Get to Know Cape Cottage Garden
I recently sat down with Jane Murphy, President of the Garden Club of Princeton, who asked me ten questions about Cape Cottage Garden.
1) Jane: When did you begin the garden?
Heather: I started Cape Cottage Garden in 2016, beginning with our East garden which runs along the side of the house. I began the back garden in 2017 after we installed a screened porch. It took a while for things to come together but by 2020, I can remember really feeling a sense of progress.
2) Jane: What got you interested in gardening in the first place?
Heather: My family is overrun with gardeners and horticulturalists! My father used to own a plant center in Florida where I grew up and was a landscape architect for a while. My mother has a masters degree in botany and started her career as a plant pathologist who diagnosed plant diseases. My aunt on my mother's side owns a tropical plant farm with a focus on orchids. My paternal grandmother was an extremely accomplished gardener as well. Being around all these plant people meant that I became horticulturally literate at a young age. When you grow up having gotten to play hide and seek in your aunt's huge professional greenhouses, got home from school and walked into a house filled with yellow National Geographic magazines on the bookshelves and watched countless episodes of the PBS show, Nature in the evenings with your family growing up, you can't help but grow into someone who appreciates nature.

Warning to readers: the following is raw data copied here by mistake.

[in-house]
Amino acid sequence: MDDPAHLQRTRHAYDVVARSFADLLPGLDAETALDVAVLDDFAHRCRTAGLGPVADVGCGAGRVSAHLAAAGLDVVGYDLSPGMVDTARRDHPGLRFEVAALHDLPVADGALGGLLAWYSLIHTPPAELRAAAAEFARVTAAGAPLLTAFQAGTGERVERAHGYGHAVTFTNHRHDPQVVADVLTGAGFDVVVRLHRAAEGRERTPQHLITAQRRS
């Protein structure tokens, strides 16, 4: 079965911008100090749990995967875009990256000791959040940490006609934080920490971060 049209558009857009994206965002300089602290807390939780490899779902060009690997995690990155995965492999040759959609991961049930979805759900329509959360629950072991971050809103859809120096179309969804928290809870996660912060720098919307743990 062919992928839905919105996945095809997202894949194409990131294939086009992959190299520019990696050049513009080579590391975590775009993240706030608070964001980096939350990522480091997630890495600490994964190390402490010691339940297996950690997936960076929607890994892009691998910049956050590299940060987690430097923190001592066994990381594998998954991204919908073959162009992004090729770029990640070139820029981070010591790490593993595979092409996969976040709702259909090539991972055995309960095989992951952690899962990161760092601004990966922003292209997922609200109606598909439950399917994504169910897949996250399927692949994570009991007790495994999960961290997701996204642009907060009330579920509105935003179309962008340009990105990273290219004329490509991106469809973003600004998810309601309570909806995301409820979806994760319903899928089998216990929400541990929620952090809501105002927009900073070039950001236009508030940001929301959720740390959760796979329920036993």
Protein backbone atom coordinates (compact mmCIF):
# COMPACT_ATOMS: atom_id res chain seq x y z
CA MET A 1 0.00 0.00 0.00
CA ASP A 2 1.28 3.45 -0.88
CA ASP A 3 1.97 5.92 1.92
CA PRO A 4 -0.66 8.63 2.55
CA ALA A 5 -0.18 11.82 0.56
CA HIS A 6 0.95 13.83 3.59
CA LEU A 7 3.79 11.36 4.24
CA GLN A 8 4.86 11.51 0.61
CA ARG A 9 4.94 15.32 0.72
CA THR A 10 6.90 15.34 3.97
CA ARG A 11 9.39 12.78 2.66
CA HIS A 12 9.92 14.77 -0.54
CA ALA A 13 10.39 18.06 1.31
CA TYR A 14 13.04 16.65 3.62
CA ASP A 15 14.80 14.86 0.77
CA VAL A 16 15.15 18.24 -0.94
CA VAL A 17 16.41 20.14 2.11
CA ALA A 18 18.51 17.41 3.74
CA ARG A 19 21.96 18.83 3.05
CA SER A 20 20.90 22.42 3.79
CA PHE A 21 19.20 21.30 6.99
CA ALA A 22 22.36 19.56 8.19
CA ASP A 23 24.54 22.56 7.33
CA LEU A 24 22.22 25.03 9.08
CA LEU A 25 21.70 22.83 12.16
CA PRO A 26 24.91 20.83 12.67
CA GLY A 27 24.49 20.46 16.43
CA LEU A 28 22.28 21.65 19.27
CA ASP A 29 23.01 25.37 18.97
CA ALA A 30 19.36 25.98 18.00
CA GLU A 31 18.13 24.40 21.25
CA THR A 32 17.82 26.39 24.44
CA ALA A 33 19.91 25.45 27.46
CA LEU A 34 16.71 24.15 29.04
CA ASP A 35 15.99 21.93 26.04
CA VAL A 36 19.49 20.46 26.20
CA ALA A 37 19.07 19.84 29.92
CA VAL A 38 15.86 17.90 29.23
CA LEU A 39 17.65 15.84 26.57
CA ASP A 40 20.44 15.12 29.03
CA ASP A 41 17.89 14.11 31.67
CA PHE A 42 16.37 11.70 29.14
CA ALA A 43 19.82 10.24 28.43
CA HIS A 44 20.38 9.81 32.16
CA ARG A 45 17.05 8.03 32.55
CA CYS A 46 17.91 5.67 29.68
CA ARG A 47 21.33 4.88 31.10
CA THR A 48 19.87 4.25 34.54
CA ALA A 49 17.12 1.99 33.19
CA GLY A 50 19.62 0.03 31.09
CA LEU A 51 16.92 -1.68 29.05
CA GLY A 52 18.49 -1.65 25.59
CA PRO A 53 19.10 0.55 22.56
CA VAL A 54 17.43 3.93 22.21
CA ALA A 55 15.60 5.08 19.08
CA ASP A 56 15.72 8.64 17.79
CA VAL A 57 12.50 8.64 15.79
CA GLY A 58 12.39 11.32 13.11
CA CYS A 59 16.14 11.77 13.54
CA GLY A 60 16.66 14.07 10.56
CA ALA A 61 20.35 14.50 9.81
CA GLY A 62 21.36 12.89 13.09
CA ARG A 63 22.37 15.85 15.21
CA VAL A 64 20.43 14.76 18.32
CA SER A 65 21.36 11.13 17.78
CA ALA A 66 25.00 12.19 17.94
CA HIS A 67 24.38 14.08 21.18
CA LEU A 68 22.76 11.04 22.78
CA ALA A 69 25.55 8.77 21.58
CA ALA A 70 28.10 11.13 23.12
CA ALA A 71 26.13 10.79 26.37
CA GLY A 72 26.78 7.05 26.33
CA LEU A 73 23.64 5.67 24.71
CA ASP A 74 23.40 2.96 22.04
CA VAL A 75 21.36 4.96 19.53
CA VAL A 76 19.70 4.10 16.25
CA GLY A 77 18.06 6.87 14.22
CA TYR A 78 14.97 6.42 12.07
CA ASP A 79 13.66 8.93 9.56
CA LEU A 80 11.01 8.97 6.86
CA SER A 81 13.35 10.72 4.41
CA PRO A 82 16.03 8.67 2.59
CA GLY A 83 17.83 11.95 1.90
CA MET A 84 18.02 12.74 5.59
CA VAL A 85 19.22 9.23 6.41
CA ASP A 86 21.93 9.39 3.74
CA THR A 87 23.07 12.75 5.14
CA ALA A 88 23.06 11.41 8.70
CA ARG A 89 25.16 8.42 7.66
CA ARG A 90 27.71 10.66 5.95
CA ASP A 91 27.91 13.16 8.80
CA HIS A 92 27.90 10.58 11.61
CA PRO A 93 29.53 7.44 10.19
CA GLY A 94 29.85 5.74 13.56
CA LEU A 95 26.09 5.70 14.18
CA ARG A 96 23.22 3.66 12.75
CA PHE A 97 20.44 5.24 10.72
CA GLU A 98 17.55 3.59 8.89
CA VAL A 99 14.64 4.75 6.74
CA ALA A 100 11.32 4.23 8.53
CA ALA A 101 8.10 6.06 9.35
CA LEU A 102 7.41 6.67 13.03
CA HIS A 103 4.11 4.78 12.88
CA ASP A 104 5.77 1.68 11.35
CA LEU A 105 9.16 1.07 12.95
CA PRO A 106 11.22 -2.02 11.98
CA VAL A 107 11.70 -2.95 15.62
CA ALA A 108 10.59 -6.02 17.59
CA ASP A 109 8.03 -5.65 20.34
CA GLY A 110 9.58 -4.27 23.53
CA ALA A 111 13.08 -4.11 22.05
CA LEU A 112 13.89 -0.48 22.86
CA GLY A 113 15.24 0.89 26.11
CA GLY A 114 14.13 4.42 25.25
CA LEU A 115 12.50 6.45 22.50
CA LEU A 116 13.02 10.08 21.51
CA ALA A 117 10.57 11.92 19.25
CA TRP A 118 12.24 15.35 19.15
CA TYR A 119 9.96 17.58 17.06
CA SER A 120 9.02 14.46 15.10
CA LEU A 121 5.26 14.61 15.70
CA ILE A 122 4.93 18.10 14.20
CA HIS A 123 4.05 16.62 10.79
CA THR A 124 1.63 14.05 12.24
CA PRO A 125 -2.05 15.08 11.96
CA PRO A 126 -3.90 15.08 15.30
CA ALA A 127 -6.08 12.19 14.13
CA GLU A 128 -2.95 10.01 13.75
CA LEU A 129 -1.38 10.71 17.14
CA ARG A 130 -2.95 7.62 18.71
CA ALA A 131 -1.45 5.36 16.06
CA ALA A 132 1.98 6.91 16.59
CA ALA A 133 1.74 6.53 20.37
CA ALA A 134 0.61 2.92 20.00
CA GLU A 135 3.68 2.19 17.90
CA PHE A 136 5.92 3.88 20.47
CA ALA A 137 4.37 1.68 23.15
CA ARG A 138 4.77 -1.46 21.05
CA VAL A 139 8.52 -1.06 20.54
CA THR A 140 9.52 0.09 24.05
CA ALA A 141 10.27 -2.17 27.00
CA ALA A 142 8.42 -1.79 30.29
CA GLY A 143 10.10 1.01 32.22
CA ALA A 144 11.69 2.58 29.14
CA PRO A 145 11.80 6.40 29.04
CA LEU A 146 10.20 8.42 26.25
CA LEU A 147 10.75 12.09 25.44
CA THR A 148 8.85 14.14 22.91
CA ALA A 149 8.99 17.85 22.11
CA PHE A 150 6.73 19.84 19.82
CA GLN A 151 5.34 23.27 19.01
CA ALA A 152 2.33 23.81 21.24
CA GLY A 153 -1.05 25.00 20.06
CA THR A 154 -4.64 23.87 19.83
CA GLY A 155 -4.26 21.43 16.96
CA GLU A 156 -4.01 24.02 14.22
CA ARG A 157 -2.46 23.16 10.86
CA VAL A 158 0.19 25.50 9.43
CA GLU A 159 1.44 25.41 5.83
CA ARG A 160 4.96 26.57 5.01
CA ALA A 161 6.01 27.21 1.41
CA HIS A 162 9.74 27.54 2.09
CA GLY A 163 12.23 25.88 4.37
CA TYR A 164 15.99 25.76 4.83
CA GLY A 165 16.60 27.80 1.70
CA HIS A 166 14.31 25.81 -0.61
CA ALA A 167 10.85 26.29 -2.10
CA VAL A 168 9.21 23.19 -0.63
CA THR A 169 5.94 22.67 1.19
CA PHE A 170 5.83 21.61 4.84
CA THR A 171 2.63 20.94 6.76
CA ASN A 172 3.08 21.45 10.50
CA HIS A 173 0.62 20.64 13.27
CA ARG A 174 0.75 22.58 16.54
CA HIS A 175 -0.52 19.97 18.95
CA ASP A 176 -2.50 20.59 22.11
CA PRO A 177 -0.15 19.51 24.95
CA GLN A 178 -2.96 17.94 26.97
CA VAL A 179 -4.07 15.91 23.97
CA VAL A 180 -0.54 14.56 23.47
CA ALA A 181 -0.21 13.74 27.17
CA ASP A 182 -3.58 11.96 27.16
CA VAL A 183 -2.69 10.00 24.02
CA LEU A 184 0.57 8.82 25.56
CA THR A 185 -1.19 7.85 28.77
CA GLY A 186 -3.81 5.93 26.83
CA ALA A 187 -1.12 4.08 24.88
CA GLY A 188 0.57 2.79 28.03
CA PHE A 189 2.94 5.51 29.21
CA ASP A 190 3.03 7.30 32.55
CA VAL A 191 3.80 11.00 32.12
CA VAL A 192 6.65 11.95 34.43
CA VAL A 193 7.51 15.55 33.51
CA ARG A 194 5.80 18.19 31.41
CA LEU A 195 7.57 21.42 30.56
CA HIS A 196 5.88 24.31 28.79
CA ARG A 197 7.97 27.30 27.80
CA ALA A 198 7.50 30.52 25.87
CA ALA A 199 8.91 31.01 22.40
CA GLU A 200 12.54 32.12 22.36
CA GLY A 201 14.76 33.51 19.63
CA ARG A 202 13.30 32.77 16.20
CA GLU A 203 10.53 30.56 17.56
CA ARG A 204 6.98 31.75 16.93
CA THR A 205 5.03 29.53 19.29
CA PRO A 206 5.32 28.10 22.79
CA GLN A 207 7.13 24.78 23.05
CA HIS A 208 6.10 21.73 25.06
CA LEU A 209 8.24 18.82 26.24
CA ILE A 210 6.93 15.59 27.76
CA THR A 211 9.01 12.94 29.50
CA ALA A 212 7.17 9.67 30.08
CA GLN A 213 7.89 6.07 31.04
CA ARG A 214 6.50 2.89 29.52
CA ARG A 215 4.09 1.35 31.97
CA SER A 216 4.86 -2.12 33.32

When my husband and I finally put our urban lives behind us and moved to bucolic Princeton, my interest in gardening finally intersected with the opportunity to do something about it, and I began Cape Cottage Garden. Creating a beautiful garden just felt possible because I'd seen so many people in my family do it.
3) Jane: You have a lot of tulips in your garden. Can you tell us more about how that came about?
Heather: I grew up in some pretty tropical places - Jamaica and Florida. Even though I've lived in a northern climate now for over 30 years, winter is still a tough season for me. The period in late winter when the cold finally loses its grip, and signs of spring appear is pure magic. I celebrate every unfurling bud and every new tendril rising up from the ground.
Tulips are the essence of spring so what better way to celebrate my favorite season than to plant them? On a more practical level, the house we bought was fully fenced from deer so that meant I was able to transition from daffodils to tulips at that point and never looked back.
The first set of tulips I planted at this property were a small 16-pack which I planted in the fall of 2015. They don't look like much in the picture, but believe me, when they bloomed in April of 2016, I was entranced from the minute they budded to the moment they faded.
4) Jane: How do you prevent your bulbs from being destroyed by pests?
Heather: We are absolutely surrounded by deer but luckily, our fencing keeps them at bay (for the most part)! To tell you a secret, our fencing isn't as high as it technically should be to keep our deer out. Our fencing is actually only about 6.5 feet high as its highest. I believe you need to be at least at 7.5 to 8.5 feet to keep them out. But don't tell the deer that! They could jump it but they generally don't (with a few nerve-wracking exceptions which I can tell you about another time).
As for squirrels, my strategies are threefold: I plant deep, plant late and leave no trace.
-I plant deep: I plant at least 8 inches deep which tends to be a bit deeper than the squirrels around here tend to dig.
-I plant late. I usually start planting in November and might run into December. By that time, the squirrels around here have done most of their foraging.